Thursday, February 24, 2011

What is the Mission of USNI?

Ask any Staff Weenie or War College graduate - every word in a Mission Statement is critical. Every definition is closely examined. All further actions derive from the Mission Statement.

Professional military people do not make changes lightly. In an unusual move for me - I am not going to expand my comments any more than that. In an open letter last night, Norman Polmar sets out the argument quite well.

Everyone here should know Norman Polmar. That speaks for itself. Read in full and ponder.

I am writing to you--fellow members of the U.S. Naval Institute--to urge that you vote against the proposed change of the USNI mission statement that is being mailed out with the March issue of the Proceedings magazine. The current statement is refined from the original, 1873 mission written at the establishment of the USNI (see below). I believe that USNI members who believe in the principles of our 138-year-old professional organization should strongly object to three words/terms in the proposed change of the mission statement:

(1) "an independent forum advocating" I believe these words are self-contradictory. The USNI has established itself as the leading international naval--and increasingly "defense"--forum because it has not "advocated" anything but has let authors (military and civilian, of all ranks, genders, and even nationalities) express their opinions. "Advocating" a position will unquestionably deter the USNI serving as an independent forum.

(2) "global sea power" What does this mean? The Soviet Union from 1970 (the massive Okean exercise) until 1991 was certainly a "global sea power"--does the USNI advocate a rehabilitation of Russian sea power? Or a buildup of Chinese global sea power? Or Japanese? Or ...? And, does "global sea power" include a strong merchant marine--which we do not have and will not develop in the foreseeable future? Or fishing fleet? Or ....? Again, "global sea power" is ambiguous and misleading.

(3) "economic prosperity" Again, for whom? The world? Then the USNI is encouraging every nation (including Iran, N. Korea, China, etc.) to develop global sea power. Or only for the United States? How does "global sea power" help U.S. posterity--other than the shipbuilding industry?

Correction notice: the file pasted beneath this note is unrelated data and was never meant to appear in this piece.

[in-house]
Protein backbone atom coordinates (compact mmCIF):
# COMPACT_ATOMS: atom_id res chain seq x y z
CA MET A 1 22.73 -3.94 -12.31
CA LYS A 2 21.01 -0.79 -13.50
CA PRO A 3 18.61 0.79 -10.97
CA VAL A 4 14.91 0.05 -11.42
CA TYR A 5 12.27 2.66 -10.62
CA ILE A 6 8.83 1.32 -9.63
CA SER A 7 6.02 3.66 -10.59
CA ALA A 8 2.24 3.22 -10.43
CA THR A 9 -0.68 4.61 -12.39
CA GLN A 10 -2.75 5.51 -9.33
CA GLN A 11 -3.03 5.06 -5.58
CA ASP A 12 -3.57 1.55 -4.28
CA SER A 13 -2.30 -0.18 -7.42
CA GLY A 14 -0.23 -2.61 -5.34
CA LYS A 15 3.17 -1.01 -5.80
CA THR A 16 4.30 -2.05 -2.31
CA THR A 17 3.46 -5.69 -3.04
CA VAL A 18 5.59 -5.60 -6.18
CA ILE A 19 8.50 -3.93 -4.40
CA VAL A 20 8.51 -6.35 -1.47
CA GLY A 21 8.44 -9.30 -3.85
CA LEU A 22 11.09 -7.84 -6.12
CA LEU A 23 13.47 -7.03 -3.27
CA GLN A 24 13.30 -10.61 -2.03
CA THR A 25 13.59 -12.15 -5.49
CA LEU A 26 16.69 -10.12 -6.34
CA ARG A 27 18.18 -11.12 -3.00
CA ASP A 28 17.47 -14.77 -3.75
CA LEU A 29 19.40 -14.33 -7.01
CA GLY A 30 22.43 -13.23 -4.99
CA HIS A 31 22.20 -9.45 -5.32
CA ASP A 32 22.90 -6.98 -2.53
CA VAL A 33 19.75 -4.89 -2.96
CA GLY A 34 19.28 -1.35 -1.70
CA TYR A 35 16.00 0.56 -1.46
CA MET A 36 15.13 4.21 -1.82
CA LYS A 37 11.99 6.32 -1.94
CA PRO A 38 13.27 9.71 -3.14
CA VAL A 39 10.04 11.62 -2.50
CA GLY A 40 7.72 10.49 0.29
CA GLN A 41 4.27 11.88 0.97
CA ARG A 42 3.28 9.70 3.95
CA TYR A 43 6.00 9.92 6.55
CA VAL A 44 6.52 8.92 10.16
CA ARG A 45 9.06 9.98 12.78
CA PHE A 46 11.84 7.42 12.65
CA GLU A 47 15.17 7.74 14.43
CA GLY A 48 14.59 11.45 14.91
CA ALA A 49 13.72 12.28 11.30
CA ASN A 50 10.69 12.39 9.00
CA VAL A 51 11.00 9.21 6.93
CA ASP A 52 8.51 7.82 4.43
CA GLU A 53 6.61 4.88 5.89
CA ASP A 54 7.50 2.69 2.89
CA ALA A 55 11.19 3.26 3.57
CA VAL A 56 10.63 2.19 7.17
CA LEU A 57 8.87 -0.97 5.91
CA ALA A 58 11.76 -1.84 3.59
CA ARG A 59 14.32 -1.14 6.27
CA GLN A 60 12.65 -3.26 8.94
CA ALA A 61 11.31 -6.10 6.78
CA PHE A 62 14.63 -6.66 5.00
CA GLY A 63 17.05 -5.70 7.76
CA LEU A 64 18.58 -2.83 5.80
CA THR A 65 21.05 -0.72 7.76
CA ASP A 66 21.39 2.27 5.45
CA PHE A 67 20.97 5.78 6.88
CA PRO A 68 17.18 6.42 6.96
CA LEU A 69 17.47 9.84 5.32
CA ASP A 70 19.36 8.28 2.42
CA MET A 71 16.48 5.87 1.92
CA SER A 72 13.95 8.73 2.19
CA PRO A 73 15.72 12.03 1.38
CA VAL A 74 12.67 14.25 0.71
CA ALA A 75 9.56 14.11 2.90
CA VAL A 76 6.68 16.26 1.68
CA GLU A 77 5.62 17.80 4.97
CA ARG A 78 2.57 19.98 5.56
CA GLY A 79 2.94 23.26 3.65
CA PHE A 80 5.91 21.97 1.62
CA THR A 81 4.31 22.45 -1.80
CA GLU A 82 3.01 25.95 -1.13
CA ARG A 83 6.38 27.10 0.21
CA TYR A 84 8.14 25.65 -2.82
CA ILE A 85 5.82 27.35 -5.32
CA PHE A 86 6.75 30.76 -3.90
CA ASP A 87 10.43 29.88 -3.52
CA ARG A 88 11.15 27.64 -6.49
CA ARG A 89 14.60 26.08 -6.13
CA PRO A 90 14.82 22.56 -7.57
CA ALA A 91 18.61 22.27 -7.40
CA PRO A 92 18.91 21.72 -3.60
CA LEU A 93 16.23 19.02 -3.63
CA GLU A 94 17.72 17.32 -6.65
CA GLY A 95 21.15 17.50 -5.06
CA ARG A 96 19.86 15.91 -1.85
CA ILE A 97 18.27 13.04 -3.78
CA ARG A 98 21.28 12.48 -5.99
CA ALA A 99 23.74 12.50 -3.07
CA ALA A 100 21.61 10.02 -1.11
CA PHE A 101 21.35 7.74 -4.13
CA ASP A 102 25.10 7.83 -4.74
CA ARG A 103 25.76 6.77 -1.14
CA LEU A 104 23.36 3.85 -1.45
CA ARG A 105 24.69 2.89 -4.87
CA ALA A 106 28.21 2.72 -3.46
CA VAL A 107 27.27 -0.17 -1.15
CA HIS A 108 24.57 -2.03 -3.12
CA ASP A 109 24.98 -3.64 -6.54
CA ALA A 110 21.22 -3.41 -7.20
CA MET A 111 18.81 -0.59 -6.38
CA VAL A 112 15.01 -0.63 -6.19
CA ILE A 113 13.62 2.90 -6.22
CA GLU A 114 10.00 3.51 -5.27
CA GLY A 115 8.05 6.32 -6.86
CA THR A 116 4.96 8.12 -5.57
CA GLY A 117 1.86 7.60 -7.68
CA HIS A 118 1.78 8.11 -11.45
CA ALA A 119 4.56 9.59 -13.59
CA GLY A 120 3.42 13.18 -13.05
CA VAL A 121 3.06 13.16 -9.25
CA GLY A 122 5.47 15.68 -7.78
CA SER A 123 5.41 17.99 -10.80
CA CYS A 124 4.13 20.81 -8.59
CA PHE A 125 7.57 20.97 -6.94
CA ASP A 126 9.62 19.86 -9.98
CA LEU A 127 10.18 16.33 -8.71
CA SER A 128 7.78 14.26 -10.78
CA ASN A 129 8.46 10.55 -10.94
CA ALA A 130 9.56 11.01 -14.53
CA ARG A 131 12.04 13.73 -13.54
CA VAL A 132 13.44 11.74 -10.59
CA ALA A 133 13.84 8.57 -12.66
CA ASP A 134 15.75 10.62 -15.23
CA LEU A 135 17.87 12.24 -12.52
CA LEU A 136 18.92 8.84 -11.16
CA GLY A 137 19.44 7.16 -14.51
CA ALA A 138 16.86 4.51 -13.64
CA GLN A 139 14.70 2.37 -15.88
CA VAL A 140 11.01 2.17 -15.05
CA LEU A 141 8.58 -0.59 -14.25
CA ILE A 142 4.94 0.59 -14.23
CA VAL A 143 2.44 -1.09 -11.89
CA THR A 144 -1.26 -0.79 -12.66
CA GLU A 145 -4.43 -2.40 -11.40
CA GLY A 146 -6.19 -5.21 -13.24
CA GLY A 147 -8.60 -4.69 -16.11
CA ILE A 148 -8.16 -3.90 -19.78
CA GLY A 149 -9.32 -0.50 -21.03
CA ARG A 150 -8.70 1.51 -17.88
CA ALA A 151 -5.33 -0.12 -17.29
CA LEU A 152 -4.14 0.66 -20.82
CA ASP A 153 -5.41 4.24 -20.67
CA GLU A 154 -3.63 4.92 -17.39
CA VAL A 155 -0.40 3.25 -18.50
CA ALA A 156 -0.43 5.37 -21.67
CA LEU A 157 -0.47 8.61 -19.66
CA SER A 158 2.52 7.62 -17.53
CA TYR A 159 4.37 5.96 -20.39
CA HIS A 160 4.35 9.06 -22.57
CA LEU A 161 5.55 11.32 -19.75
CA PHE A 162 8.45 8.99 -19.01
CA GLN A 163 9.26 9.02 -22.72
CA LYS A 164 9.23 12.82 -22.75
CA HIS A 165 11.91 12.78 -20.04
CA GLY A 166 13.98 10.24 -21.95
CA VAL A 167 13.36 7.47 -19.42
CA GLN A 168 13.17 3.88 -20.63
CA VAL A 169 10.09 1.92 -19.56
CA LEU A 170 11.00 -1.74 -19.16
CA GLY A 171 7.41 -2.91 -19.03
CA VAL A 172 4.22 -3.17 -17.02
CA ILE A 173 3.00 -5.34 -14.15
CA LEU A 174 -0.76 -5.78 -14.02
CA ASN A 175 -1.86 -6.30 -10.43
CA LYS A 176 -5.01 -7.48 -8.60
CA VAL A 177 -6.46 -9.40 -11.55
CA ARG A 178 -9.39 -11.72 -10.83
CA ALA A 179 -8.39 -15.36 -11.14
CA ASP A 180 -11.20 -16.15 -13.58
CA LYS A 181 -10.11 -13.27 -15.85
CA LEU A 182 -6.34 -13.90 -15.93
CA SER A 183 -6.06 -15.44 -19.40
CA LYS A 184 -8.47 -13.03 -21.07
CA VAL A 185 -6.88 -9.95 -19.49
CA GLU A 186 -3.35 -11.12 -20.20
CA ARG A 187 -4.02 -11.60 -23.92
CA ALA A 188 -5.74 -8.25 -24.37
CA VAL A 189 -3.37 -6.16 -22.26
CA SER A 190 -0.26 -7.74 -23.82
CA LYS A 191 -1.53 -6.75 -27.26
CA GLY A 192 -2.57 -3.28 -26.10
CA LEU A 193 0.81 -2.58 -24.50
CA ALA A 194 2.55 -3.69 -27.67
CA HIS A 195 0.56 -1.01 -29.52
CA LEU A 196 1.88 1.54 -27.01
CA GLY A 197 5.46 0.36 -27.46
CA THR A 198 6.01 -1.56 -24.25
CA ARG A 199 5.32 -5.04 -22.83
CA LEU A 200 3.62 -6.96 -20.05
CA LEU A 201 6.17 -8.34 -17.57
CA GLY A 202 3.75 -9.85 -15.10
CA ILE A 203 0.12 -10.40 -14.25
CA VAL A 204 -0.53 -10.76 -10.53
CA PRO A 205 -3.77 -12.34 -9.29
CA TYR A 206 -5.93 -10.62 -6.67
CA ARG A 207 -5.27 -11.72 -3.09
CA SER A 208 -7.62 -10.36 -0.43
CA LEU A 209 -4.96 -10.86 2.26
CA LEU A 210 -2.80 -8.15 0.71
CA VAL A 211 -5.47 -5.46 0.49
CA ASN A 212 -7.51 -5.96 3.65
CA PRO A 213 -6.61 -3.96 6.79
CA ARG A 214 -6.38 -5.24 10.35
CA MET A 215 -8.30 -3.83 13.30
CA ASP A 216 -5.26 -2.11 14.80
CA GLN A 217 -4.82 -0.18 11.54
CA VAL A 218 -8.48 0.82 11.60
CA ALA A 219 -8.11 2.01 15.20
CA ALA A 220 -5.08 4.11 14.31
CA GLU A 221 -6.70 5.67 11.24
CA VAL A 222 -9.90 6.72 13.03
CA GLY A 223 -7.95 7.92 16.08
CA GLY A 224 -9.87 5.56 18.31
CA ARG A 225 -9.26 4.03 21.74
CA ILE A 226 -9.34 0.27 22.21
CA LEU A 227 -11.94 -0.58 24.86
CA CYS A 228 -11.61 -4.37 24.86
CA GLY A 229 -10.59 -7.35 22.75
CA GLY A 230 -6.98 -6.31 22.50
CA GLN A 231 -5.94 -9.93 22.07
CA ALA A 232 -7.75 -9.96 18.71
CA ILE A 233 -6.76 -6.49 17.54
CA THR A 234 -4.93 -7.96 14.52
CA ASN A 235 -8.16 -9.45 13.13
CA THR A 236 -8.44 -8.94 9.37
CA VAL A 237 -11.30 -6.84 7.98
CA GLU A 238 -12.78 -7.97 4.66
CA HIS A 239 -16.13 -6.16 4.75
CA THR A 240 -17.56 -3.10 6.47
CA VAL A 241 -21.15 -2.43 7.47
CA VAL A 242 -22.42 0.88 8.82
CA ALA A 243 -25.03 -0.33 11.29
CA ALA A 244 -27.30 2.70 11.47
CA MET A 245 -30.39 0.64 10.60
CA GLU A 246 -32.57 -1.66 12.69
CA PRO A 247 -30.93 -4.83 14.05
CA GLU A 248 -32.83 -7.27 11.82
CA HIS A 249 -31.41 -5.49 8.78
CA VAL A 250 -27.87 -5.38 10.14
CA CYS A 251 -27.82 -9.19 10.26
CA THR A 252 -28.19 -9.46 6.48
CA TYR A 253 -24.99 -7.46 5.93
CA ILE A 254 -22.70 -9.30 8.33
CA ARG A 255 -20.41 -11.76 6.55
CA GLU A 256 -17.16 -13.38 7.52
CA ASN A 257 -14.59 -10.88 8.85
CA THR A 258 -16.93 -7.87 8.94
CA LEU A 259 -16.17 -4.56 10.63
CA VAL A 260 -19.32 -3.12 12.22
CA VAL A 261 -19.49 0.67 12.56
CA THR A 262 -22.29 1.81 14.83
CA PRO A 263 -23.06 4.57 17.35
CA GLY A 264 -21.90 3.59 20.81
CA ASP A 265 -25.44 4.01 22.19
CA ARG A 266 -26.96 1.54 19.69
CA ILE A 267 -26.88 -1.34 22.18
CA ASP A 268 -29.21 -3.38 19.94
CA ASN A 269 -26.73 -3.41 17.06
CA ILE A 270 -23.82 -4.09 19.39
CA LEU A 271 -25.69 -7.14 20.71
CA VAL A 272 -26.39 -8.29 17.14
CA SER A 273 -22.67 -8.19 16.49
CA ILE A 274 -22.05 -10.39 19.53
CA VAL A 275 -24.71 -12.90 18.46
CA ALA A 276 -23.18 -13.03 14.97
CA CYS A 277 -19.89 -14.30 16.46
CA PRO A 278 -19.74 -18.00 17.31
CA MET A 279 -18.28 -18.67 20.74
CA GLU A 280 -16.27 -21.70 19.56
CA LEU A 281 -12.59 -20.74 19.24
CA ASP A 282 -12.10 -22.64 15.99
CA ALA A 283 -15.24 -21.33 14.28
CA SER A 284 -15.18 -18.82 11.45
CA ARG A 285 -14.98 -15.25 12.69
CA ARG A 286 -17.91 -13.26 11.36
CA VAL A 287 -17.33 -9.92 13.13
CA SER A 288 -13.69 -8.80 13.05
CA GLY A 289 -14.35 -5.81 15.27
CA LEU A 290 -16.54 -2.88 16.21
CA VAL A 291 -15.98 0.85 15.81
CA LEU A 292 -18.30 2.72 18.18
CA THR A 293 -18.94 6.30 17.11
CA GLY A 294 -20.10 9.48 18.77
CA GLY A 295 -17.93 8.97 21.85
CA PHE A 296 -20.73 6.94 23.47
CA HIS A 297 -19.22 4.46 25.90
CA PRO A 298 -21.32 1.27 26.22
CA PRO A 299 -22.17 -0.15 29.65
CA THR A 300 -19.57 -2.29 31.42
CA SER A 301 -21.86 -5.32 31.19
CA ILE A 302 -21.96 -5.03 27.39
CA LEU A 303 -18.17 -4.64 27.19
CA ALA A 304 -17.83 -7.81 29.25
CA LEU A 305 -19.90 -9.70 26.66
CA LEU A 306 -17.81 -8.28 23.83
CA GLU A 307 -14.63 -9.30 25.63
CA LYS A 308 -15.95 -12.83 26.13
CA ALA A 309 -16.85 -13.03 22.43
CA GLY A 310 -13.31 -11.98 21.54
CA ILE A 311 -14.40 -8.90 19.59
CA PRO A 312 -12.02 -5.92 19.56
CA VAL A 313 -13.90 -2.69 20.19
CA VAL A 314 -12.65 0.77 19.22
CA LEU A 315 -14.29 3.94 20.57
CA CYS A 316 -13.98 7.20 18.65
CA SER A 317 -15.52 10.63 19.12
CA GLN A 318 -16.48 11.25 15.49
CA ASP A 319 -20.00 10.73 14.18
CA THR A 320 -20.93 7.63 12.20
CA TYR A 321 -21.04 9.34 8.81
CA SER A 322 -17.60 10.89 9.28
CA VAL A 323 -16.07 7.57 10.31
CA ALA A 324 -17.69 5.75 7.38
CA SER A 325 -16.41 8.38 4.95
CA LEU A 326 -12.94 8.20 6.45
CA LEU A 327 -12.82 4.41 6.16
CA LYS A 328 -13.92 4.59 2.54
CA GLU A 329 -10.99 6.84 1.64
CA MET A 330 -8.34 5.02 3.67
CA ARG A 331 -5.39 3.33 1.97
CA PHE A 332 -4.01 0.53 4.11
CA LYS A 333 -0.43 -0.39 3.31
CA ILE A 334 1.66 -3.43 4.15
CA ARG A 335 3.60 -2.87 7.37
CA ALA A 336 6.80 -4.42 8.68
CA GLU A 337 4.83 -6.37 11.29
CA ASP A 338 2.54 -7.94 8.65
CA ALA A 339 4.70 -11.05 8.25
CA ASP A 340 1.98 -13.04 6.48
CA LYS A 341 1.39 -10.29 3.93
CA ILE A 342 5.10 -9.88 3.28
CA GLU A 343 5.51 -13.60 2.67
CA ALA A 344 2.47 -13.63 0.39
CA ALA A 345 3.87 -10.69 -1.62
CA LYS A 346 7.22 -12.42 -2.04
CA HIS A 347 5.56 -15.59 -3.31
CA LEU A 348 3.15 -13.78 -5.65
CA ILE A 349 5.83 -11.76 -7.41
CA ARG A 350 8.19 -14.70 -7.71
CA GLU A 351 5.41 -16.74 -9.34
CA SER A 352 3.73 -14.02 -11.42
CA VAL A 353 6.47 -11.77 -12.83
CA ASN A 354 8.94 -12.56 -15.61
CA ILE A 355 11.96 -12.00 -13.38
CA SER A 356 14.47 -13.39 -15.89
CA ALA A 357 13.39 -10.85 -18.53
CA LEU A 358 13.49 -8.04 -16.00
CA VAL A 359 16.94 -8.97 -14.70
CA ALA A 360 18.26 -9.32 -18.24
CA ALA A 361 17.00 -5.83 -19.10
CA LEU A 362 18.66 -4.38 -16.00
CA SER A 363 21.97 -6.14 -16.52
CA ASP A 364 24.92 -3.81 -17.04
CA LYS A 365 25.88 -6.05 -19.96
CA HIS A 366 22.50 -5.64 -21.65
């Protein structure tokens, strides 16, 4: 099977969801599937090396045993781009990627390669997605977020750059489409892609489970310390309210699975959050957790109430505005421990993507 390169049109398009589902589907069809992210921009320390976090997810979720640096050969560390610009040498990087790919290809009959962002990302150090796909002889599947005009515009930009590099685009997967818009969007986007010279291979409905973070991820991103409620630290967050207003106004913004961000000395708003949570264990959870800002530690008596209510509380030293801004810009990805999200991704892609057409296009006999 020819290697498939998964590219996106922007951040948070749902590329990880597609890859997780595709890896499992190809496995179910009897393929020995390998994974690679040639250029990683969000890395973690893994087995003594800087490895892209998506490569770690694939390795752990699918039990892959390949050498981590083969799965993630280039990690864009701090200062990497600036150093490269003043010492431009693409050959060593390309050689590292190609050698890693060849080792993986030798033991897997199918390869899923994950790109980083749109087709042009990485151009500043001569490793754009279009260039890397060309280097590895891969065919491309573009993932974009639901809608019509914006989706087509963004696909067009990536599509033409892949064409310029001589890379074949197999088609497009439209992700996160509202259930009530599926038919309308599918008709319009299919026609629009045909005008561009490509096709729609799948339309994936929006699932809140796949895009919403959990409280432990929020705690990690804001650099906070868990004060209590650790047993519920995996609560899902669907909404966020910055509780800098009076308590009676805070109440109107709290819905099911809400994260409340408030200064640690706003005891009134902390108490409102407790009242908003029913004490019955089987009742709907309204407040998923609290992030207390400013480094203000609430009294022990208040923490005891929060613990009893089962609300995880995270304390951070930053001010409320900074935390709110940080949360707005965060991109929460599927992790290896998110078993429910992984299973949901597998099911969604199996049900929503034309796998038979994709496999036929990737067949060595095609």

The proposed new mission statement makes the USNI appear to be a lobbying and "cheerleading" organization for.... I am not quite certain for what or whom. In the years that I have been associated with the Naval Institute (since age 15), I was taught that those roles--lobbying and cheerleading--were the purpose of the Navy League, not the Naval Institute.

The USNI now exists "to provide an independent forum for those who dare to read, think, speak, and write in order to advance the professional, literary, and scientific understanding of sea power and other issues critical to national defense." I believe that mission statement is still valid and germane.

I strongly urge all members to REJECT the proposed change to the USNI mission statement.

All good wishes/Norman

Norman Polmar
If you are a member of USNI - then don't miss that ballot. If you are not a member - then join so you can have a say in this critically important organization. Examine the issue, and vote your conscience.

I have been a member since I was a MIDN. If you know a MIDN - buy them a membership. Do it for a few years. They need it - and USNI needs them.

If you are an active duty or reserve officer and are not a member, shame on you. If you are an active duty or reserve enlisted member, ask your officers why they are not members -- and BZ to you for being one. Ask those in your shop to join as well. It ain't and officer's club.
UPDATE: USNI's CEO, Major General Thomas L. Wilkerson, USMC (Ret.) has a brief post up about the voting. You can do it online as well here.

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